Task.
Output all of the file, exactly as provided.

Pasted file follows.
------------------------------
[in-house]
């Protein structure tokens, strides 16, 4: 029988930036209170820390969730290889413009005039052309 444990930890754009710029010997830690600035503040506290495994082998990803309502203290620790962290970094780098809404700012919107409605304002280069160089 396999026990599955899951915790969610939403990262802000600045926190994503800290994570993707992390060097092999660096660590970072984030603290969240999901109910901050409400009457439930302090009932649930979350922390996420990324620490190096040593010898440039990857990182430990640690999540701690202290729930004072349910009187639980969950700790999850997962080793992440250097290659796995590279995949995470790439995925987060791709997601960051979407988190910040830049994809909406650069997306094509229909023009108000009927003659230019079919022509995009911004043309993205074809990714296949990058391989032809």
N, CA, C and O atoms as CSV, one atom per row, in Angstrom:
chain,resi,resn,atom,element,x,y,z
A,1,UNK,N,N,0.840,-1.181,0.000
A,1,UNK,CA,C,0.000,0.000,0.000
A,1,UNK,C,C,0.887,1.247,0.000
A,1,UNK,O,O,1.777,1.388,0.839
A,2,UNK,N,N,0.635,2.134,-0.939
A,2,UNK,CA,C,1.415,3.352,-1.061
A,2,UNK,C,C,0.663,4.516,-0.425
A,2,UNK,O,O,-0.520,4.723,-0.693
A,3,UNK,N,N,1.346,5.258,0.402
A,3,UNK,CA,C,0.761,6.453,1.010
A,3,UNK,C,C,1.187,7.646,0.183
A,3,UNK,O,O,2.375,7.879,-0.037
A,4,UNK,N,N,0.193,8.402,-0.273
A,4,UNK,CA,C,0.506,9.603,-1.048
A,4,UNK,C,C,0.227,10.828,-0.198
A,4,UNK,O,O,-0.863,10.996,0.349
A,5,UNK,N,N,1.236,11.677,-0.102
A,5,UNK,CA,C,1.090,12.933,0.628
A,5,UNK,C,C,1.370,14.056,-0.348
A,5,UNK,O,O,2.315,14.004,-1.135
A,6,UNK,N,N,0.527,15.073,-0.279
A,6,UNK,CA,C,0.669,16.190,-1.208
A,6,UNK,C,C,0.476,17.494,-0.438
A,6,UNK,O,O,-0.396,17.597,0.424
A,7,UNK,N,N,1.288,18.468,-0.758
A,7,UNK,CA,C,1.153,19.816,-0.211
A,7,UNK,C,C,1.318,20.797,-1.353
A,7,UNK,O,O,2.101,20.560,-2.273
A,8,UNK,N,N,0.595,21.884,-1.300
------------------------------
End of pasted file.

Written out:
[in-house]
């Protein structure tokens, strides 16, 4: 029988930036209170820390969730290889413009005039052309 444990930890754009710029010997830690600035503040506290495994082998990803309502203290620790962290970094780098809404700012919107409605304002280069160089 396999026990599955899951915790969610939403990262802000600045926190994503800290994570993707992390060097092999660096660590970072984030603290969240999901109910901050409400009457439930302090009932649930979350922390996420990324620490190096040593010898440039990857990182430990640690999540701690202290729930004072349910009187639980969950700790999850997962080793992440250097290659796995590279995949995470790439995925987060791709997601960051979407988190910040830049994809909406650069997306094509229909023009108000009927003659230019079919022509995009911004043309993205074809990714296949990058391989032809």
N, CA, C and O atoms as CSV, one atom per row, in Angstrom:
chain,resi,resn,atom,element,x,y,z
A,1,UNK,N,N,0.840,-1.181,0.000
A,1,UNK,CA,C,0.000,0.000,0.000
A,1,UNK,C,C,0.887,1.247,0.000
A,1,UNK,O,O,1.777,1.388,0.839
A,2,UNK,N,N,0.635,2.134,-0.939
A,2,UNK,CA,C,1.415,3.352,-1.061
A,2,UNK,C,C,0.663,4.516,-0.425
A,2,UNK,O,O,-0.520,4.723,-0.693
A,3,UNK,N,N,1.346,5.258,0.402
A,3,UNK,CA,C,0.761,6.453,1.010
A,3,UNK,C,C,1.187,7.646,0.183
A,3,UNK,O,O,2.375,7.879,-0.037
A,4,UNK,N,N,0.193,8.402,-0.273
A,4,UNK,CA,C,0.506,9.603,-1.048
A,4,UNK,C,C,0.227,10.828,-0.198
A,4,UNK,O,O,-0.863,10.996,0.349
A,5,UNK,N,N,1.236,11.677,-0.102
A,5,UNK,CA,C,1.090,12.933,0.628
A,5,UNK,C,C,1.370,14.056,-0.348
A,5,UNK,O,O,2.315,14.004,-1.135
A,6,UNK,N,N,0.527,15.073,-0.279
A,6,UNK,CA,C,0.669,16.190,-1.208
A,6,UNK,C,C,0.476,17.494,-0.438
A,6,UNK,O,O,-0.396,17.597,0.424
A,7,UNK,N,N,1.288,18.468,-0.758
A,7,UNK,CA,C,1.153,19.816,-0.211
A,7,UNK,C,C,1.318,20.797,-1.353
A,7,UNK,O,O,2.101,20.560,-2.273
A,8,UNK,N,N,0.595,21.884,-1.300